Mike Woodson Wants Phil Jackson's Assistance Teaching Triangle Next Year

Daniel O'BrienFeatured ColumnistMarch 20, 2014

Sep 30, 2013; Tarrytown, NY, USA; New York Knicks head coach Mike Woodson answers questions during media day at MSG Training Center. Mandatory Credit: Joe Camporeale-USA TODAY Sports
Joe Camporeale-USA TODAY Sports

With the Phil Jackson era officially underway in New York, Knicks head coach Mike Woodson said he's willing to implement the triangle offense next season, perhaps with the guidance of the Zen Master himself.

Jackson and his assistant Tex Winter made the triangle system famous with the Chicago Bulls dynasty and the Los Angeles Lakers' championship teams. Now, in a plug to retain his job in 2014-15, Woodson is offering to run the legendary offense with Phil's help, per the Associated Press.

"Could I teach it? Absolutely I could teach it," he said. "But it'd be even better if he'd help me teach it. That would be great. Who would be better in teaching the triangle than Phil Jackson?"

This might seem like a desperate attempt to buoy his odds of returning, but Woodson is at least somewhat qualified to install the triangle.

Of course, a few trials with the Milwaukee Bucks doesn't compare to the scope and depth of what Jackson would like New York to run, but it's a start.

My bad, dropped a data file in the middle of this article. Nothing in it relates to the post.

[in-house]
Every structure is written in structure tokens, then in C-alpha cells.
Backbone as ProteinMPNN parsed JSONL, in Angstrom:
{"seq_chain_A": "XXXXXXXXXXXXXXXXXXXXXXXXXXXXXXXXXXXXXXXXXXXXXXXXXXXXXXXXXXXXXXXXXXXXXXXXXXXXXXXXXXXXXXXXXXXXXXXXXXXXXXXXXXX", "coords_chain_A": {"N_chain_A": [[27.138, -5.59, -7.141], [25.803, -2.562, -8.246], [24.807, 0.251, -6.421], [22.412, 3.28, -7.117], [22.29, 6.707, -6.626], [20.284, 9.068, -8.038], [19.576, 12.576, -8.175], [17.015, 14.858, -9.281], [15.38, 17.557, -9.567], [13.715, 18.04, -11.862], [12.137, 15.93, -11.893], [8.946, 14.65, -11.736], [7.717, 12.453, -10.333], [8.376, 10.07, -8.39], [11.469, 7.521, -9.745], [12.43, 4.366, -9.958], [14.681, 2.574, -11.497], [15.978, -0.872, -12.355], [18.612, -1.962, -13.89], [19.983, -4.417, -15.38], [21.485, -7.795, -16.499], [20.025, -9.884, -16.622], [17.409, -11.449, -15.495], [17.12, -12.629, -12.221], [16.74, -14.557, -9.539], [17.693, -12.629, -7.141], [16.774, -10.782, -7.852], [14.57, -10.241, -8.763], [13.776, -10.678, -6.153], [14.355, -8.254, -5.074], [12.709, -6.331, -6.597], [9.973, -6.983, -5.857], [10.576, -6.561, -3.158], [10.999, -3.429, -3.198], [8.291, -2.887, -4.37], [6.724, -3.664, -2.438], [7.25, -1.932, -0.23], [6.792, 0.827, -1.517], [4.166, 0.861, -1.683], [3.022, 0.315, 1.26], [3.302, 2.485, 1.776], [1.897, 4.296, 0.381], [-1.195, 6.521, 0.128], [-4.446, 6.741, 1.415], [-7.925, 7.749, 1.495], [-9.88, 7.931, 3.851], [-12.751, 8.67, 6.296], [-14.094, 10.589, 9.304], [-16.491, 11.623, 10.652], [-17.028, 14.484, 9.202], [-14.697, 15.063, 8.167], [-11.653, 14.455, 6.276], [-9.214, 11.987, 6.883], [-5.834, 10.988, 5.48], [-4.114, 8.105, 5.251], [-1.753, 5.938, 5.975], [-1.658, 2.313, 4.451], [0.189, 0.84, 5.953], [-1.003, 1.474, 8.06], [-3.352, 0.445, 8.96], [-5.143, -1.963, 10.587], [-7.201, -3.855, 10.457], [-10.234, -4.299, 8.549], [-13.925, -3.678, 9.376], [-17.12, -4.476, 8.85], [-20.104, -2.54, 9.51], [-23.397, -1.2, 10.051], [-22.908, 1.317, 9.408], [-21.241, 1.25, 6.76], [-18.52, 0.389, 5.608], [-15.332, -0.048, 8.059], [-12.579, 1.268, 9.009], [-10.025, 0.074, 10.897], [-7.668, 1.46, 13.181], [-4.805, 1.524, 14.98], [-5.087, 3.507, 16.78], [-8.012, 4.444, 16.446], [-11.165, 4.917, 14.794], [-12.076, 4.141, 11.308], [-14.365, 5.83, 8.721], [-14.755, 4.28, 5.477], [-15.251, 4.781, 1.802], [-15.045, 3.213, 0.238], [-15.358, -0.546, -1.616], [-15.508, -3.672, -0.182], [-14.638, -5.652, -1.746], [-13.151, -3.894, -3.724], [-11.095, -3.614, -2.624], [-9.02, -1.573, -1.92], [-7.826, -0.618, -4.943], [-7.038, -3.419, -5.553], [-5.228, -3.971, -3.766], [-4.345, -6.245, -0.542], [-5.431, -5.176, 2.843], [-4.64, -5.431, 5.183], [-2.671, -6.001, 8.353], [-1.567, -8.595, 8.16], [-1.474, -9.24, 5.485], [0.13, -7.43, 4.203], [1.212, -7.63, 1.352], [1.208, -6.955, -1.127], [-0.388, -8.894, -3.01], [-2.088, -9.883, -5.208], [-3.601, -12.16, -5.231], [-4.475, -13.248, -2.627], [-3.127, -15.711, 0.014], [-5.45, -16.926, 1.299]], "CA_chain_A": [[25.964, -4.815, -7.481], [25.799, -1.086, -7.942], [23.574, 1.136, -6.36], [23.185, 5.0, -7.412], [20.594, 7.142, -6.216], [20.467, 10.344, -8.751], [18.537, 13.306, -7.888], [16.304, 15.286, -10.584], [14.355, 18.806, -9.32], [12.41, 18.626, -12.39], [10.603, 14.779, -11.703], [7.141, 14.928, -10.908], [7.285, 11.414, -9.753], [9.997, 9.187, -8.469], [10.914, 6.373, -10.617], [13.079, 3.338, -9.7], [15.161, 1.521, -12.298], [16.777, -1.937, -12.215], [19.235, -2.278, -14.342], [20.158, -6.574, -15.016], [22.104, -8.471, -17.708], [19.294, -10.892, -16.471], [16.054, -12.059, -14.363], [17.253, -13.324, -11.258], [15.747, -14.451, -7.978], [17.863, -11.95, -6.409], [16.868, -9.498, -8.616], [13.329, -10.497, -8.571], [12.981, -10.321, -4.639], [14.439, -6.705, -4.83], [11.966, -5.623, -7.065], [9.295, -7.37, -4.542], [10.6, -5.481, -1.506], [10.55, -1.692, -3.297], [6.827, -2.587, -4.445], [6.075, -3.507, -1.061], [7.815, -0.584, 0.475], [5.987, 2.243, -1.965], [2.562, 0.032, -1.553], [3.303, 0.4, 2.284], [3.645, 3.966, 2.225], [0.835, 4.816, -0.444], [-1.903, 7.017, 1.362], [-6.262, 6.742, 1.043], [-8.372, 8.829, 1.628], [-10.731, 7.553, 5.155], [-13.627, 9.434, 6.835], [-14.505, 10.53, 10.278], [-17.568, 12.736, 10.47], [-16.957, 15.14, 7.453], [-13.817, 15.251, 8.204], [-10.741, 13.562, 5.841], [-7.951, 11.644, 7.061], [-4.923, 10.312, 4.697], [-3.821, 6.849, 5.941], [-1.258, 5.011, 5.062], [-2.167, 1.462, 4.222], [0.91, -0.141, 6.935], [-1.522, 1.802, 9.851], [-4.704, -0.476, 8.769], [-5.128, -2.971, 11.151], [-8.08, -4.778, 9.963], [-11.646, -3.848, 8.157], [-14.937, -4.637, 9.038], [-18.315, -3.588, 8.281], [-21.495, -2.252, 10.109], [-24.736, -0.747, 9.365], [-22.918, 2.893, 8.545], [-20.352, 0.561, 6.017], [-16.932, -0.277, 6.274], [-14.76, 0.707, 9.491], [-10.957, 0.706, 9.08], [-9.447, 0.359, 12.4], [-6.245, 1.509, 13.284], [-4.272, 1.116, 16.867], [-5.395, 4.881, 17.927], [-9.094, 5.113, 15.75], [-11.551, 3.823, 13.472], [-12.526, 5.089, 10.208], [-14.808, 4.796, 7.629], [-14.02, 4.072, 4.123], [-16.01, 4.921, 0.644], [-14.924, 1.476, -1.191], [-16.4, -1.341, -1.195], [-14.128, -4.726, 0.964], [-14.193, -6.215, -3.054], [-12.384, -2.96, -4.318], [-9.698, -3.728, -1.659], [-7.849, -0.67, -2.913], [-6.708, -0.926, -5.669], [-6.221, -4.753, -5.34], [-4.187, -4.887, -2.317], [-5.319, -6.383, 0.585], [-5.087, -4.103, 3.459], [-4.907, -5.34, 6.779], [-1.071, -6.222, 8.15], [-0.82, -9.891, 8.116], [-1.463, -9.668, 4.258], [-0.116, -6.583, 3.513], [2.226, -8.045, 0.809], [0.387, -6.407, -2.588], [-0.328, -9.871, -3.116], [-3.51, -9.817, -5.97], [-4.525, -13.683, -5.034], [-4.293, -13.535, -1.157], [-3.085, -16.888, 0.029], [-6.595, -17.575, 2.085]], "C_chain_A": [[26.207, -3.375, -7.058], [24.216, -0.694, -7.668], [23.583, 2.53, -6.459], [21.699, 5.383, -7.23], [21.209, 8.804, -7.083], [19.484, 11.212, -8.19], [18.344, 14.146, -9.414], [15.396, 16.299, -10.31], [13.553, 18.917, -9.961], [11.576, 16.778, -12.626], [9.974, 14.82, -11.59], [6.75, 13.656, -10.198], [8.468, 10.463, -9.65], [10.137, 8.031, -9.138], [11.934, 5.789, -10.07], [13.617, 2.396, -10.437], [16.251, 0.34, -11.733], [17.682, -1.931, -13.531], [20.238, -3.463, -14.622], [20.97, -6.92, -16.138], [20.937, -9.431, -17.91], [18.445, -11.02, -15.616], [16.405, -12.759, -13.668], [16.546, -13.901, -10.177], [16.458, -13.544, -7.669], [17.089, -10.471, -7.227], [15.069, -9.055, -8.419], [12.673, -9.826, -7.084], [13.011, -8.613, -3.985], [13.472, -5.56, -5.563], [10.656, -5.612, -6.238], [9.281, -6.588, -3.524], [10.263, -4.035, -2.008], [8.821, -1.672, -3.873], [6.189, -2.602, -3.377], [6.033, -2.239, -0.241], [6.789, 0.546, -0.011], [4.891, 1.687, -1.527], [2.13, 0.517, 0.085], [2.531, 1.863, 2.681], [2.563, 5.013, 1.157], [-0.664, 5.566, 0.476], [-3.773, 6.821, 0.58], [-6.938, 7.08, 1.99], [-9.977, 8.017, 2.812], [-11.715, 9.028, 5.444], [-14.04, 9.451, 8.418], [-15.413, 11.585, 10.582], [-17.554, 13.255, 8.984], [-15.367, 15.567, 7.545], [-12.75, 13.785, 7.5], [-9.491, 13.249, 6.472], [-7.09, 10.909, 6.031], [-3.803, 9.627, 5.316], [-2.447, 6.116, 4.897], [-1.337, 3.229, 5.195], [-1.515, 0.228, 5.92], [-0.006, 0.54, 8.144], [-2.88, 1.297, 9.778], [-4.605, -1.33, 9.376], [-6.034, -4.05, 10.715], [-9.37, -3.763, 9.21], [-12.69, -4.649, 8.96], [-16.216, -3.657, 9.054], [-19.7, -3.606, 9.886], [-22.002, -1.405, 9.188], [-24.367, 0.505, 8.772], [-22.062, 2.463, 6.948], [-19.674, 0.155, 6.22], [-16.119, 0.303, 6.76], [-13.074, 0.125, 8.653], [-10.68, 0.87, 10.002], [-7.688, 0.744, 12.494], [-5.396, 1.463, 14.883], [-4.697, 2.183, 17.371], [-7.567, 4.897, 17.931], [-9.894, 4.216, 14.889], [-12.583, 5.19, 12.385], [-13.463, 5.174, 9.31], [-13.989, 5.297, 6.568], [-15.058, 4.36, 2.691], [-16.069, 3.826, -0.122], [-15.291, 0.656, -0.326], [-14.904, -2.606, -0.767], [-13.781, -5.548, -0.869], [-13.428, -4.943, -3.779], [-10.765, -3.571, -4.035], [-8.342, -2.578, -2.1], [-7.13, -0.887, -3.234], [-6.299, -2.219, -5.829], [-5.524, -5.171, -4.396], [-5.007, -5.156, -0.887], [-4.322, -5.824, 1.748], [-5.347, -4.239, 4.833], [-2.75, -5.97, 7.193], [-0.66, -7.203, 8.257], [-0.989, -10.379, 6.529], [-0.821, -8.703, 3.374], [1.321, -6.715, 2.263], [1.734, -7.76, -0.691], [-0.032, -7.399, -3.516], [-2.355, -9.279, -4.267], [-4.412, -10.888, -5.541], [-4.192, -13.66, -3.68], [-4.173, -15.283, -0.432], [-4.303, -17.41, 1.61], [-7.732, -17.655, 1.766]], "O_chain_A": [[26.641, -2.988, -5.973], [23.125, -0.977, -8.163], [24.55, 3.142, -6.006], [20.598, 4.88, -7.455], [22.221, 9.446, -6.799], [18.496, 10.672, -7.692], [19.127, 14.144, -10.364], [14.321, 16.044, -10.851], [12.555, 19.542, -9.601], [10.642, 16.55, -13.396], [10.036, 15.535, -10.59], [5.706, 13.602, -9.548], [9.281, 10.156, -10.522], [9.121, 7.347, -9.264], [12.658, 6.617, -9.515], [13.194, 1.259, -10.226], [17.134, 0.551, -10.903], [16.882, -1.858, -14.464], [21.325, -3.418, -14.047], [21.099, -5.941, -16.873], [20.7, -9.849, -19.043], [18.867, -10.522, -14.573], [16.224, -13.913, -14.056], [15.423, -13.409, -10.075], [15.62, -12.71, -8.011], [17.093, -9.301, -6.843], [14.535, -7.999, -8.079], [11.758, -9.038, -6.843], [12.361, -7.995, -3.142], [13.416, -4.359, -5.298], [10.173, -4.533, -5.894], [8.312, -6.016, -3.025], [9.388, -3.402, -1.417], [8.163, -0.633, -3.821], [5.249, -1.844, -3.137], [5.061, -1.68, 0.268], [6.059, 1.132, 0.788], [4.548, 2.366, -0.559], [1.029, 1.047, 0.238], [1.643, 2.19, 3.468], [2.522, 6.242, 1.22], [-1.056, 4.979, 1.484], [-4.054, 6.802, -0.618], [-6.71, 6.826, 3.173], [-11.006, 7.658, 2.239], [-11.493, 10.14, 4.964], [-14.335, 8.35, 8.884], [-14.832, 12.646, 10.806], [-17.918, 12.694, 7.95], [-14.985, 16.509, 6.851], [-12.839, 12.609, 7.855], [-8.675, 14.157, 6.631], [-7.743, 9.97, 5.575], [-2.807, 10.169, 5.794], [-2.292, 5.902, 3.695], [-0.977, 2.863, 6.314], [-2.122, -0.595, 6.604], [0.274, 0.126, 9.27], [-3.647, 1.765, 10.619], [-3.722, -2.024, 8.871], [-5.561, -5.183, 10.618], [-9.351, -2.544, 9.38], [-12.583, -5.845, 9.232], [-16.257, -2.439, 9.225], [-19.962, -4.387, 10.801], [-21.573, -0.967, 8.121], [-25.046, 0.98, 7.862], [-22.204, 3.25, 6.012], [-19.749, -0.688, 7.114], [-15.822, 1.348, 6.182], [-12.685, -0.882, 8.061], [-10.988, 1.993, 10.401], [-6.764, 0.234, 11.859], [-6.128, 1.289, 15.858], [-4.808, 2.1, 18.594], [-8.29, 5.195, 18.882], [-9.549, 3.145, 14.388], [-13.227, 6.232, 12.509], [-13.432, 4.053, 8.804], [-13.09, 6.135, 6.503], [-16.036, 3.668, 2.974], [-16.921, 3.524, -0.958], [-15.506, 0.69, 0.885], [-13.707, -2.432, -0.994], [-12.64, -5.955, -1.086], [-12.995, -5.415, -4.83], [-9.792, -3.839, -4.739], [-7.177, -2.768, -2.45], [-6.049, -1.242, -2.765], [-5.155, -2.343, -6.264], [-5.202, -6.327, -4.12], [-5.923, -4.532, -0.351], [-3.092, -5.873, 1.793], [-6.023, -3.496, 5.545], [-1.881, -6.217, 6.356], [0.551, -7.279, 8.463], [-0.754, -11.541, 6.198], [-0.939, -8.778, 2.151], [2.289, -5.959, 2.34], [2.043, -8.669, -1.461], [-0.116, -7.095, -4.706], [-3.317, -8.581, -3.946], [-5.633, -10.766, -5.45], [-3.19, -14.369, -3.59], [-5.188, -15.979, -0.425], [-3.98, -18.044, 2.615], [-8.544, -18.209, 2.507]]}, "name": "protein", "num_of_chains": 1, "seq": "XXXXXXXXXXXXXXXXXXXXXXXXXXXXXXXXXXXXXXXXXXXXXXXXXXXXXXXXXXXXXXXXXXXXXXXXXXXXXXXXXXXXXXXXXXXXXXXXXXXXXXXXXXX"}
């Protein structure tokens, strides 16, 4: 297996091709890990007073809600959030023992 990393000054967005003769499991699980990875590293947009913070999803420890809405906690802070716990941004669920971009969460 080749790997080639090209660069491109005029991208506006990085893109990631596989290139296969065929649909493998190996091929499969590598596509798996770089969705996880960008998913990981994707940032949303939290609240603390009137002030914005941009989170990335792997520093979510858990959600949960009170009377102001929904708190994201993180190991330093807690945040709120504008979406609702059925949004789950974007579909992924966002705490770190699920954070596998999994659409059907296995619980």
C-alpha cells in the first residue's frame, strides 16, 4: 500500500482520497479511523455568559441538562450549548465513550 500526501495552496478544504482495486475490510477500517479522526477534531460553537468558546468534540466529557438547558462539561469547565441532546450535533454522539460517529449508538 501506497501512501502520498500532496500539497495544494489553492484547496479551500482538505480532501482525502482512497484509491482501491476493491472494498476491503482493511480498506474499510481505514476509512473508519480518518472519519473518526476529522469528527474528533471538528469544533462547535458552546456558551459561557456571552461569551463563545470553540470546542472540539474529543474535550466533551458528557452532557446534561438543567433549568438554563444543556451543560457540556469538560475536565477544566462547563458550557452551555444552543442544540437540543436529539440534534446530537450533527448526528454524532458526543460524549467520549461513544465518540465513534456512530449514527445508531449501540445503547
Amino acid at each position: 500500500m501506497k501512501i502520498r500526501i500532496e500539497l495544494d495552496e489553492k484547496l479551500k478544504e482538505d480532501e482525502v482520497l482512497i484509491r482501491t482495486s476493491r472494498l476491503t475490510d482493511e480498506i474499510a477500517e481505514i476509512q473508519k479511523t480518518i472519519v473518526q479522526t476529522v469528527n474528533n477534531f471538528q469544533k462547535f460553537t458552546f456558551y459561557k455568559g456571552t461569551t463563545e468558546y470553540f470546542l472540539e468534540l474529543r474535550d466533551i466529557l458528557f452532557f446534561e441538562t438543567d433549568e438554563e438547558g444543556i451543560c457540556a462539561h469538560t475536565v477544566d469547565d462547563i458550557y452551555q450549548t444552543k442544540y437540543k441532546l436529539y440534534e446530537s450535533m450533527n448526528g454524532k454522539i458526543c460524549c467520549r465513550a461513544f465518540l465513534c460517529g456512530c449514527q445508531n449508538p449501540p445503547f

Author Roland Lazenby, who has written numerous books about Jackson and Winter throughout the Chicago and L.A. days, has confidence in Woodson:

It's great that Woodson is willing to run the triangle, and it's even better that he's completely open to Jackson's tutelage. It's also a good sign that guys like Lazenby believe in him.

But does Jackson himself have confidence in Woodson? Will the coach's proposition be enough to convince the Knicks president to keep him around?

Rumors have already swirled about former Bulls champion and Jackson pupil Steve Kerr potentially taking the coaching helm. Jackson will keep his options open, and hiring an outside entity who has extensive experience with the triangle is certainly a tempting route.

Whatever happens, Jackson wants to make his mark, and implementing the triangle is a tangible way to do so.


Dan O'Brien covers the NBA for Bleacher Report.

Follow him on Twitter: @DanielO_BR